The usual pop story is that you can’t go home again, but in hip-hop you’re suspect if you leave. That’s never been a problem for Minneapolis rapper Slug. He may tour 200 days a year, but he’s remained outspokenly loyal to his hometown since 1997’sOvercast!, taking as much pride in his boho-Midwesternness as Outkast do in being ATLiens. Despite its title, Seven’s Travels, the fourth album by Atmosphere (Slug and DJ/producer Ant), could have been commissioned by the Twin Cities tourist bureau. Everything from Uptown drinkery Liquor Lyle’s to late, great Minneapolis rockers Lifter Puller receives a shout-out; on the bonus track, “Shh,” Slug even celebrates his hometown’s clean tap water and abundant parking.
Now that Slug has seen the world–and spent last year’s tough-talking God Loves Ugly worrying about his place in it–he’s decided he’s happier staying put, which just makes him seem more worldly. Seven’s Travels is Atmosphere’s least frantic, most playful album; even overtly emo moments like “Bird Sings Why the Caged I Know” are tempered by Ant’s soul-kissed beats, which balance B-boy bluntness with billowing ornamentation. And while female trouble has traditionally been Slug’s sorest subject–the point where his knee-jerk smart-assedness turns authentically, disturbingly mean–he’s progressing.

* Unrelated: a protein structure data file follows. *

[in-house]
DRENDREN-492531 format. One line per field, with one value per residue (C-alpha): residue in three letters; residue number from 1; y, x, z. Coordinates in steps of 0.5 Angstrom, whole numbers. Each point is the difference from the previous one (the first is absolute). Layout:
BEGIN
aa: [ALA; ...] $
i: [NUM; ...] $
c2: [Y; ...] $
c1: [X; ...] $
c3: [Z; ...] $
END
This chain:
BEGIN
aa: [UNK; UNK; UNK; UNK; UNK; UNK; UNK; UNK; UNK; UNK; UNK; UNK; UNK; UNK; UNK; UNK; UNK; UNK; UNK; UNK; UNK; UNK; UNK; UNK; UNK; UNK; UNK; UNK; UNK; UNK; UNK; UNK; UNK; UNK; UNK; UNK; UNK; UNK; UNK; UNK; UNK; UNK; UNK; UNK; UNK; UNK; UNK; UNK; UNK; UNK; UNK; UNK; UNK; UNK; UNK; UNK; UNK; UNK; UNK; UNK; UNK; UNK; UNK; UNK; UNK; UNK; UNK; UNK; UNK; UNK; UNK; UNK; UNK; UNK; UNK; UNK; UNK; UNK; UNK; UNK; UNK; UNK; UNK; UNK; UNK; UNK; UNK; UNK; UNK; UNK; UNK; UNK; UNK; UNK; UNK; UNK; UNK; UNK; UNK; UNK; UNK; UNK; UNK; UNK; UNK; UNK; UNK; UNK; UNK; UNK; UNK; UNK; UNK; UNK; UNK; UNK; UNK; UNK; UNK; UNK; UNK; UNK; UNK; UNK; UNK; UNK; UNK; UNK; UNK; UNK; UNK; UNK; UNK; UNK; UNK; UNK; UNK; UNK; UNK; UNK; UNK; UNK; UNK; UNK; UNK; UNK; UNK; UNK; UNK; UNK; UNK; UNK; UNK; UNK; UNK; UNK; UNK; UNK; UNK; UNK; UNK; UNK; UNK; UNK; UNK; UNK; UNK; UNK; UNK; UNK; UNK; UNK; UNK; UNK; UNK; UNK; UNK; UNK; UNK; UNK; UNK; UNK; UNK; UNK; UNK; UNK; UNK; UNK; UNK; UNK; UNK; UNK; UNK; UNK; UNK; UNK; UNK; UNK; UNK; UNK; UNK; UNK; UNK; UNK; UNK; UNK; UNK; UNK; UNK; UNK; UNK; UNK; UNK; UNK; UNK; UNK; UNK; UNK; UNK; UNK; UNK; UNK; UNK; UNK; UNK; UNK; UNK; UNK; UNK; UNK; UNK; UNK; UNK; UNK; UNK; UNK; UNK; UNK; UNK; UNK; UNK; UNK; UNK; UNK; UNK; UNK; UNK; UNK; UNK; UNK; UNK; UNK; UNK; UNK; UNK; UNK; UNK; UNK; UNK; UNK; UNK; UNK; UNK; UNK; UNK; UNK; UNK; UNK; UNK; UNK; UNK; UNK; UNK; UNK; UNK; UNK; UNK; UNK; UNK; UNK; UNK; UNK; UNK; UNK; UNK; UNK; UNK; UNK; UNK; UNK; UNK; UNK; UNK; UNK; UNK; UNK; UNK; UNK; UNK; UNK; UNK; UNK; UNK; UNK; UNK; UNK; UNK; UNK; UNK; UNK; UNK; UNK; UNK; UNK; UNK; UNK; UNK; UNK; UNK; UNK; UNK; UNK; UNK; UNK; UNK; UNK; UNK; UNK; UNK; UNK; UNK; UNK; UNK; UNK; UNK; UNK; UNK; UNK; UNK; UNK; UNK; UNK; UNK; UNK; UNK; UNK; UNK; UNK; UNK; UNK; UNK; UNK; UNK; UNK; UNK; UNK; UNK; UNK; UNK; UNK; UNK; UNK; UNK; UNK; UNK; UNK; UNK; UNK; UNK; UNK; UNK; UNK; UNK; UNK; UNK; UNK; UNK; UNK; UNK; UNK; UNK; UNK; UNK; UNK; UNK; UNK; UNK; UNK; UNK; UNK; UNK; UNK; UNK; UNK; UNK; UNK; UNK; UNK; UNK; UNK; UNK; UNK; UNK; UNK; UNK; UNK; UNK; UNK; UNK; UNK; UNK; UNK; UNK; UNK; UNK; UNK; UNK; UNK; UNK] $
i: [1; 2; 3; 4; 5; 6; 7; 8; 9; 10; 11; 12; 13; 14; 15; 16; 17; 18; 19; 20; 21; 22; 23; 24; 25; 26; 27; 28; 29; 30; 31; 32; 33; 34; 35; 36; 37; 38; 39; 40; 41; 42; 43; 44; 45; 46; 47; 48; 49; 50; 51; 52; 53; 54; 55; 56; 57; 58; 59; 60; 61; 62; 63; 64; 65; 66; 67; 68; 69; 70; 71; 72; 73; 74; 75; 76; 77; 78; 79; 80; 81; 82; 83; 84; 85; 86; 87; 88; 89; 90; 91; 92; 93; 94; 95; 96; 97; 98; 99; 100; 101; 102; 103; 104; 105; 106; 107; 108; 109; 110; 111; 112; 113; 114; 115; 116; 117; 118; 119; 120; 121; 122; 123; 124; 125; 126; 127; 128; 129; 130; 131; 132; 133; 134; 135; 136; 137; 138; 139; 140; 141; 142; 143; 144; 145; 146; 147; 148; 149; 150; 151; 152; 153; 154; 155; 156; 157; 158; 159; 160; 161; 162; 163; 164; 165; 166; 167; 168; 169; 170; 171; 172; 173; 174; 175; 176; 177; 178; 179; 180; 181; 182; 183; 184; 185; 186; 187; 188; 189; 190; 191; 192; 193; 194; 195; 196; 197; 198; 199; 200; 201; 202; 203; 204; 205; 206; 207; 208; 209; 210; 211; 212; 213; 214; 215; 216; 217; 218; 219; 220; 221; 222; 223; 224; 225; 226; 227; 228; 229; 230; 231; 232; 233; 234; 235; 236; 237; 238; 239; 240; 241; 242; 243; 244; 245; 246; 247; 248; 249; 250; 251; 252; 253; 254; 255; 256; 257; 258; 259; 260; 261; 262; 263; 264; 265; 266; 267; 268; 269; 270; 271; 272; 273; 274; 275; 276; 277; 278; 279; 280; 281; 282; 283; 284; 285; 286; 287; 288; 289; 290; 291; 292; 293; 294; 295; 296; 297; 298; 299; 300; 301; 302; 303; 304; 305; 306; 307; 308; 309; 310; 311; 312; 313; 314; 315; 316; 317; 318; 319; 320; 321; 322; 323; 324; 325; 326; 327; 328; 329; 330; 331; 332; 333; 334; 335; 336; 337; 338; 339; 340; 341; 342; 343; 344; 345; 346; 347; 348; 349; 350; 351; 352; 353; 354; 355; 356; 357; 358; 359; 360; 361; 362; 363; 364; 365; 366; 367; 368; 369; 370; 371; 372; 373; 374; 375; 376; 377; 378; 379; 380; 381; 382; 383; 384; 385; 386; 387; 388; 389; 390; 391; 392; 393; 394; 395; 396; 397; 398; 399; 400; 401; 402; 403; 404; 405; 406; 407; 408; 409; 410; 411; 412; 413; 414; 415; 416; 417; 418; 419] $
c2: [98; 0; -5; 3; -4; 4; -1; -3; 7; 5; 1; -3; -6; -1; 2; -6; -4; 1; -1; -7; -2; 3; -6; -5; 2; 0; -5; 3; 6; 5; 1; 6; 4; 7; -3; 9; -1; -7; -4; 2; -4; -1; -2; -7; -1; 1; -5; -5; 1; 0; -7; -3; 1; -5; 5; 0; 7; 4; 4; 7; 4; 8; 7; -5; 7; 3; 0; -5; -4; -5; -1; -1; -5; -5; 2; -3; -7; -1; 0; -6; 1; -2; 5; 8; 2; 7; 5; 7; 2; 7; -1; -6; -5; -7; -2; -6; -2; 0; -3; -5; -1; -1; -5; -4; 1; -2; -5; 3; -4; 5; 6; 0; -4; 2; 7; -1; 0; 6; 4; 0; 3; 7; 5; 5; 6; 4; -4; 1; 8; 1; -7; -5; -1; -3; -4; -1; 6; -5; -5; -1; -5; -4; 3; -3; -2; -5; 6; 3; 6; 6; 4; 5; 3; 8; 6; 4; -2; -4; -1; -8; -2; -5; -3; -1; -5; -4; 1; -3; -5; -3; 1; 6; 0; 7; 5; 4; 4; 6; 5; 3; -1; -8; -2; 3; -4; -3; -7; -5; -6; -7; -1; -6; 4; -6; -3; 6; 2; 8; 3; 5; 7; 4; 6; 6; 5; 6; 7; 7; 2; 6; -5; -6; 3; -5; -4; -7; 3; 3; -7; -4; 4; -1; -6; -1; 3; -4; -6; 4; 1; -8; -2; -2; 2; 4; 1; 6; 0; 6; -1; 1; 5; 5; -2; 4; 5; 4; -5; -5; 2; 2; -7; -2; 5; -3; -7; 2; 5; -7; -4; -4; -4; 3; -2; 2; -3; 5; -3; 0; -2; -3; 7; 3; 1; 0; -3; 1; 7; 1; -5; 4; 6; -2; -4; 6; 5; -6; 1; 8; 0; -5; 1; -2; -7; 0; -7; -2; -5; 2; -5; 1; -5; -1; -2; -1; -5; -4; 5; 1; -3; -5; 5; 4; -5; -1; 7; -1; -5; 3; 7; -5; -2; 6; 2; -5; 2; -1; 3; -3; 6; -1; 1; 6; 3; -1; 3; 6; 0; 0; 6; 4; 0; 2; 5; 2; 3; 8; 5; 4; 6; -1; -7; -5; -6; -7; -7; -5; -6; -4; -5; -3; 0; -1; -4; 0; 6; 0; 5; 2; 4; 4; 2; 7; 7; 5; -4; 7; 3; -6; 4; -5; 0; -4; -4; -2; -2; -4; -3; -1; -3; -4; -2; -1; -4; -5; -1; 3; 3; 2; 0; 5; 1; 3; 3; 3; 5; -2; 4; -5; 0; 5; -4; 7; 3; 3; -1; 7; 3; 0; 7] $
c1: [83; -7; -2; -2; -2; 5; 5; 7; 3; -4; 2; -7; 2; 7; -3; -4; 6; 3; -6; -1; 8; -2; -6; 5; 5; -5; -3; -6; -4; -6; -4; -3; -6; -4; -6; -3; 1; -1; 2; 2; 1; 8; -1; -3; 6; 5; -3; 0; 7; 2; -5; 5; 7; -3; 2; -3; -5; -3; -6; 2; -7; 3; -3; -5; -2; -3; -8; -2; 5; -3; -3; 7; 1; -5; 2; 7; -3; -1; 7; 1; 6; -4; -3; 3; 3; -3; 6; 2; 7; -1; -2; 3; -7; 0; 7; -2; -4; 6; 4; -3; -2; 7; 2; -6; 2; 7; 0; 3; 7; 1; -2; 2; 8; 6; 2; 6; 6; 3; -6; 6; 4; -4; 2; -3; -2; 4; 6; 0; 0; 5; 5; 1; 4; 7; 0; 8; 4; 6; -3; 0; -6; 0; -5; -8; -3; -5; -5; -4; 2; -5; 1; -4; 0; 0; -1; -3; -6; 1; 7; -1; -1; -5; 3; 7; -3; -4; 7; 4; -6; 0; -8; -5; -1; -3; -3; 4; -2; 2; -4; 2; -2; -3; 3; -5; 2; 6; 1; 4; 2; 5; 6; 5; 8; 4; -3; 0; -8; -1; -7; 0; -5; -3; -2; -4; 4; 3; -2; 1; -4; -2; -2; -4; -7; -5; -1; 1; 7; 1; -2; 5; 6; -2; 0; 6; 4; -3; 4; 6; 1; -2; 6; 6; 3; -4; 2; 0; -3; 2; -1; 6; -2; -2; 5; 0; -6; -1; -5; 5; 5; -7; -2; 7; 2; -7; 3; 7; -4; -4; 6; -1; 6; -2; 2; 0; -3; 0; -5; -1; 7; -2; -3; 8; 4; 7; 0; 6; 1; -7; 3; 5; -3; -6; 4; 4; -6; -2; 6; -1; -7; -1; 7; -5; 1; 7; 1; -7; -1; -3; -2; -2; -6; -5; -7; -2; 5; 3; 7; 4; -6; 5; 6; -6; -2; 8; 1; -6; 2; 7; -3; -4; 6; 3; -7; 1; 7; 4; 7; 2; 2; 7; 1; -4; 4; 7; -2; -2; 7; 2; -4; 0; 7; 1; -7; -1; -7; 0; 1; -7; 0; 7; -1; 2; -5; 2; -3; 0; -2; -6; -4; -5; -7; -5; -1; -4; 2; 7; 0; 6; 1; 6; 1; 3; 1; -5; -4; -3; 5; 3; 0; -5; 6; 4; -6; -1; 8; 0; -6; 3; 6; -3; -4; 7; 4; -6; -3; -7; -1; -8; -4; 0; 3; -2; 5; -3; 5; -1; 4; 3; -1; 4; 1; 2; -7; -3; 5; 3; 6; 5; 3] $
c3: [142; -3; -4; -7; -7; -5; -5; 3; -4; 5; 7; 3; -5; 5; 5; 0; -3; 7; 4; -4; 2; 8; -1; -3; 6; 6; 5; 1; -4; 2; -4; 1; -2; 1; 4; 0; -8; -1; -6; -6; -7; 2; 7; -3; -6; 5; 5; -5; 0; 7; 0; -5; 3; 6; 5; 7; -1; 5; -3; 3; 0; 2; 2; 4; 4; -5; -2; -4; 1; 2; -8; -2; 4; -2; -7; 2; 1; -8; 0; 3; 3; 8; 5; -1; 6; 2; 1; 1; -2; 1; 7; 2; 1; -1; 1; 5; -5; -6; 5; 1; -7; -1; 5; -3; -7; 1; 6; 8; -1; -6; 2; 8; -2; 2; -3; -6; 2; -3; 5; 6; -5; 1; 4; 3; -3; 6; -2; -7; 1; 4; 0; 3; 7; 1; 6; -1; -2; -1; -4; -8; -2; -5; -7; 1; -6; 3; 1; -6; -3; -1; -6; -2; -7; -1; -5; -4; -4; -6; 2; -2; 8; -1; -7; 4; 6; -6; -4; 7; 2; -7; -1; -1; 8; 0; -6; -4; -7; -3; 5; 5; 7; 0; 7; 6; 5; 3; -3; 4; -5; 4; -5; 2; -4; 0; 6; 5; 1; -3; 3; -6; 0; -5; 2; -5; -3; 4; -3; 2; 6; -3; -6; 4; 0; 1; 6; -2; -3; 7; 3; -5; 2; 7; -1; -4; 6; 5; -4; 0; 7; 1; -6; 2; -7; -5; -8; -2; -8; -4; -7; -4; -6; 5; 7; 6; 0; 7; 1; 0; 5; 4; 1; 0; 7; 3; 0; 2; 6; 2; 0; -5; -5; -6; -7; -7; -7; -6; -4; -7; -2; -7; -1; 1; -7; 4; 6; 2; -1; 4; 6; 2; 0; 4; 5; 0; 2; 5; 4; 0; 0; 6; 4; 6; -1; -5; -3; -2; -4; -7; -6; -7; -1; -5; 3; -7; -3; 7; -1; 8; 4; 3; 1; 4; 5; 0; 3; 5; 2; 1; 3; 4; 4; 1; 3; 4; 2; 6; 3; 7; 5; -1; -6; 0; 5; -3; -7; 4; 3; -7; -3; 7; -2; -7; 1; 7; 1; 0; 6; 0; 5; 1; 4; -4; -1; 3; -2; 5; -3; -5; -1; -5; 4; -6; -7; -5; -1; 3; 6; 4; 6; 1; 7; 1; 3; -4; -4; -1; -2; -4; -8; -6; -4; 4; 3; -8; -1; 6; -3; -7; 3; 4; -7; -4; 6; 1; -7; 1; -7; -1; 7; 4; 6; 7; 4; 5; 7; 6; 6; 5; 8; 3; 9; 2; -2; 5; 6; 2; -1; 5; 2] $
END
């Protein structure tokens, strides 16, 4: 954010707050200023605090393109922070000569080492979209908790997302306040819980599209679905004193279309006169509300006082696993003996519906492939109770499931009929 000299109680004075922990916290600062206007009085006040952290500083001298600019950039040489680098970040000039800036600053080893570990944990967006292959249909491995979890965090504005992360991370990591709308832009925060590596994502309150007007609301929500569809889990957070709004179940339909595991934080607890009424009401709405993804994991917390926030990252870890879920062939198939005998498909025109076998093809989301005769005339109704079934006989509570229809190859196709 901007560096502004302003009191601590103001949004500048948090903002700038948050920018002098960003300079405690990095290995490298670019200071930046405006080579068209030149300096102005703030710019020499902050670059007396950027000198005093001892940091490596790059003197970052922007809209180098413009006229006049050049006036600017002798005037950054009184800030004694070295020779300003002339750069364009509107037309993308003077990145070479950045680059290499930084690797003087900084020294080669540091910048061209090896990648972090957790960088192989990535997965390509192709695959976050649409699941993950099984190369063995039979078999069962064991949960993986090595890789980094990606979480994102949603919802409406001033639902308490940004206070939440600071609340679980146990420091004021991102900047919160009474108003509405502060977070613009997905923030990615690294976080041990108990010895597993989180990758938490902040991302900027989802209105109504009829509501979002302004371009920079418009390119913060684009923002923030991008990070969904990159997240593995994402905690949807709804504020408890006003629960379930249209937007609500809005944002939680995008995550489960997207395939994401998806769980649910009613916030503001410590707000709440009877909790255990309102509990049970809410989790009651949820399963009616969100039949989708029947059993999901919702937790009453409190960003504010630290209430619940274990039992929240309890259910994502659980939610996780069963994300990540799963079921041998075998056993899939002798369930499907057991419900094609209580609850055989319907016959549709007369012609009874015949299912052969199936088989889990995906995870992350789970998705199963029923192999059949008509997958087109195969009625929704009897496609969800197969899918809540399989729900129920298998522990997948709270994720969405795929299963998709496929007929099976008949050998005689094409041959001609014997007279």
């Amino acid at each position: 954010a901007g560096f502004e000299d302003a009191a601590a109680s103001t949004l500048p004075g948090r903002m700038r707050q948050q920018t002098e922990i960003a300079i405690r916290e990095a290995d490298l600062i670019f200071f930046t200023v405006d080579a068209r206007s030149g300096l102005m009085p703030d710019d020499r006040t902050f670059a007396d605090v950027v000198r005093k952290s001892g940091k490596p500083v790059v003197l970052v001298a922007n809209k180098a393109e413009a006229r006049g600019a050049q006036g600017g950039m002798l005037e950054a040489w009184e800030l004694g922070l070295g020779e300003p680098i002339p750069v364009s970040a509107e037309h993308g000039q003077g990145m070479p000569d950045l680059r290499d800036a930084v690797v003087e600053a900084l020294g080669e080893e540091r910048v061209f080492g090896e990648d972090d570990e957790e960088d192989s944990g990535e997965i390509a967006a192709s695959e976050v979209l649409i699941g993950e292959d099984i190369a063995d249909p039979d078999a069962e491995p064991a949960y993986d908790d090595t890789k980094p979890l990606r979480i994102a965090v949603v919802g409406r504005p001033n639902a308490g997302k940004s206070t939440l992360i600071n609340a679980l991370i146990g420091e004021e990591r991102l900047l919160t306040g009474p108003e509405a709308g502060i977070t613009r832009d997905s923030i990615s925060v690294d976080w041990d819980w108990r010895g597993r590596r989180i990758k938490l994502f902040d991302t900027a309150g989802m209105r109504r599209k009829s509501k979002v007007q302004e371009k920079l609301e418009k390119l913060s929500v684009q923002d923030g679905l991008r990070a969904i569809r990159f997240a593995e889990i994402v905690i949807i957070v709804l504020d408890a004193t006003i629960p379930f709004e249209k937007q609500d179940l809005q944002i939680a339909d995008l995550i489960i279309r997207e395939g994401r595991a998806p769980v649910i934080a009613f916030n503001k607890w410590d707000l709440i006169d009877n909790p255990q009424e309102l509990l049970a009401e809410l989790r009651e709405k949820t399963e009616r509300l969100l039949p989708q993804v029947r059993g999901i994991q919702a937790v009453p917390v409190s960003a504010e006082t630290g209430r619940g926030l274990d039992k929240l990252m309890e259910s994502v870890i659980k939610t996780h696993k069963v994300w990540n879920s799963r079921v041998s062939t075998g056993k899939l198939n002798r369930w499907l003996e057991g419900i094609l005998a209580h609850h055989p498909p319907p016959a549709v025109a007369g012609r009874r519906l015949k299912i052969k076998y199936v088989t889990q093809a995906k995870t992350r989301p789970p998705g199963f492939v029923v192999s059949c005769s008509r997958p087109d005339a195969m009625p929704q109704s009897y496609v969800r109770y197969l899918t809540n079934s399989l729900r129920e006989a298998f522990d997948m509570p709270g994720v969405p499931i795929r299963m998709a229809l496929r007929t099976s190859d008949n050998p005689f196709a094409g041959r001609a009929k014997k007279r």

The drunken bad-date slur of “Shoes” (“Those are your shoes, these are my shoes, we’ve got issues”) butters its angst with sly wit: “Here we are sitting on your living room floor / Listening to records from your collection / Boredom, in between a coma and an erection.” And on “Reflections,” a nightclub pickup glimmers with the possibility of a more substantial connection: “All of your regrets you’re carrying and burying / Don’t mean a damn thing if you don’t have someone to share them with.” After all, if you’re gonna go home again, why go (it) alone?